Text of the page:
It is also worth stressing that Dorset has long been a very lean force. The Force has recognised appropriate workforce modernisation and utilised police staff for roles that will provide the best service to the public where warranted powers are not required – for example Police Staff Investigators.
As part of that modernisation and to reduce demand on the frontline, an evidence based investment has been made into roles to reduce demand and provide better service to the public. One example of this is the 25 officers into the desktop investigation team. This would show as ‘non visible frontline’ however those 25 officers have been shown over a two month period to deal with 42% of crime which would otherwise have gone to the frontline – an excellent return on the investment.
I, like the PCCs of many other smaller forces, have been waiting for Government to deliver on the much delayed police funding formula review to help address this imbalance, but as most of us here today will know, this continues to be pushed into the long grass.
In terms of my role, I am content that my scrutiny of the Chief Constable allows me to say that I do not believe that the force’s priorities are wrong. In fact, I am assured, not only that the force actively takes steps to optimise and keep under continual review the level of frontline policing resources, but also that HMICFRS have not raised this as a concern, which ... view the full minutes text for item 49.
The Chairman has agreed to take this item as an urgent item.
The reason for lateness of the report being published is that the Government Settlement was not received until Thursday 23rd January 2020.
To receive and consider the OPCC’s proposed budget requirements and to independently scrutinise its appropriateness.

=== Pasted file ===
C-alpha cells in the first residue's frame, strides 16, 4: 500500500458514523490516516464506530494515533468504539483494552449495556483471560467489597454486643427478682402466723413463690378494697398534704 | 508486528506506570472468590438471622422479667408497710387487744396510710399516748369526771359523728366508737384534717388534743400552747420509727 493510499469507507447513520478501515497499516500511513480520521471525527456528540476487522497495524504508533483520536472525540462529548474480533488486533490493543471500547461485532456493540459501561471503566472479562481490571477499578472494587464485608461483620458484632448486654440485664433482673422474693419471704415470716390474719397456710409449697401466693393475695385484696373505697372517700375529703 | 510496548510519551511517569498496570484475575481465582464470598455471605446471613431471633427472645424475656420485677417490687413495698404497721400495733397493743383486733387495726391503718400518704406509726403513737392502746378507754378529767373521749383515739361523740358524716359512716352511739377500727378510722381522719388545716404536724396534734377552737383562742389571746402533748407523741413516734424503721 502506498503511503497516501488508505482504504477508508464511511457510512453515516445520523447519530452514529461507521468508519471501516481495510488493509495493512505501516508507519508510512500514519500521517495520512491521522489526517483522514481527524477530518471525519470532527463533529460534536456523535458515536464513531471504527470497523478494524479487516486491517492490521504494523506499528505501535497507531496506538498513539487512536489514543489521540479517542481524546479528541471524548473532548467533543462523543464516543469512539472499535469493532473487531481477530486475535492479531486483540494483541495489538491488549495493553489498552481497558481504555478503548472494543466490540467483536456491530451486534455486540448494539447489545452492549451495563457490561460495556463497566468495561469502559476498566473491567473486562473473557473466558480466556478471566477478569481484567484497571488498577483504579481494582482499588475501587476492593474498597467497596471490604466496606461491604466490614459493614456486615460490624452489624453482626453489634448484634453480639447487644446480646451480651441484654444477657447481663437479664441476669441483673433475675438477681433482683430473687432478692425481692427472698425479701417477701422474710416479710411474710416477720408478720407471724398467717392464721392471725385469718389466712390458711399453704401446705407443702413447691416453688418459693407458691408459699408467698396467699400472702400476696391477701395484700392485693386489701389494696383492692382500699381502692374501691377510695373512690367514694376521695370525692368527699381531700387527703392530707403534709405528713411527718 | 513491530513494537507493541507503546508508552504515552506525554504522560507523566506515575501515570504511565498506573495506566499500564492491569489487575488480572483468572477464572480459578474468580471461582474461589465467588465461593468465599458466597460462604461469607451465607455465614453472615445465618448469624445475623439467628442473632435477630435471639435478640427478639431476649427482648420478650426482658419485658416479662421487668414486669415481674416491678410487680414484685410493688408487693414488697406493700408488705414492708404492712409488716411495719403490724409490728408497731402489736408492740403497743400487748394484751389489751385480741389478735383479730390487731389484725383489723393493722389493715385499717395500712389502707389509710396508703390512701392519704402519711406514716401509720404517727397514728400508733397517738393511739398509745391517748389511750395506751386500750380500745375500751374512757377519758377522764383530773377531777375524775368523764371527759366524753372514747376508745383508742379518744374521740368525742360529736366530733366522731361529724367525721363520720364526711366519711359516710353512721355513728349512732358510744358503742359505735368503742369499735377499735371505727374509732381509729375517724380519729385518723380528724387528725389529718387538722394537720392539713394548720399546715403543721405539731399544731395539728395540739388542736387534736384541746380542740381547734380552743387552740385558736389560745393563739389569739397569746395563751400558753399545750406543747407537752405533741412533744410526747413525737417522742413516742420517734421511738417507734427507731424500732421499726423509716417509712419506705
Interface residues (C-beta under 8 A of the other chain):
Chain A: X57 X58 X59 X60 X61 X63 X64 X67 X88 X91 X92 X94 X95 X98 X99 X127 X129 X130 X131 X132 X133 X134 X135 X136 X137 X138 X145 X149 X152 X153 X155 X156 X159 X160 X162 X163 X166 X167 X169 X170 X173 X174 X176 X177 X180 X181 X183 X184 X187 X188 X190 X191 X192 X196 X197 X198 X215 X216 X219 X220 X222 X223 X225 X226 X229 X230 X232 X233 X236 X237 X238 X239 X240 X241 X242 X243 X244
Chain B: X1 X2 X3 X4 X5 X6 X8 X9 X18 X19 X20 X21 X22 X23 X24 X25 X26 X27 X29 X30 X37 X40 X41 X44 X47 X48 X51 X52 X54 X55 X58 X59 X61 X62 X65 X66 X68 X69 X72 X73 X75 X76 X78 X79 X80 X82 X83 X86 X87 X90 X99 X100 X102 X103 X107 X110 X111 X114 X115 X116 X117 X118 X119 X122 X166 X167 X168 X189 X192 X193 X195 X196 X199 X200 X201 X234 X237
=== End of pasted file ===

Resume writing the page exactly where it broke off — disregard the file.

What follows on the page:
The following items of business were considered by the Chairman as urgent pursuant to section 100B (4) b) of the Local Government Act 1972. The item was considered to be urgent because the Office of the Police Crime Commissioner had not received the Government Settlement until Thursday 23rd January 2020.
The panel received a report by the Chief Finance Officer which set out the Police and Crime Commissioner’s (PCC) proposals for the 2020/21 budget, precept and the medium-term financial strategy.
The PCC introduced the proposal for a 4.34% increase on the Police and Crime budget precept. The PCC explained that the Chief Constable had written to him to inform the budget setting and precept proposal. A copy of the PCC’s speech is attached at Annex 1.
A summary of the Chief Constable’s letter to the PCC is attached at Annex 2.
The PCC then invited the Chief Constable to address the panel
The Chief Constable thanked the Panel for their support of the last year and reflected on how the increased precept for 2019/20 had benefited the communities in Dorset.
The PCC then continued to explain his proposal.
The Director of Operations then delivered a summary of the public consultation results. There had been a good response to the precept survey with over 5000 people taking part.
87% of those who completed the survey were in support of additional funding for the Police and 75% were willing to pay an extra £1.25 a month, ie £15 a year, a figure £5 higher than the proposal the PCC was outlining to the panel. A quarter of those who did not agree with a £1.25 increase were willing to pay more, but a number of people also felt further investment should come from Central Government.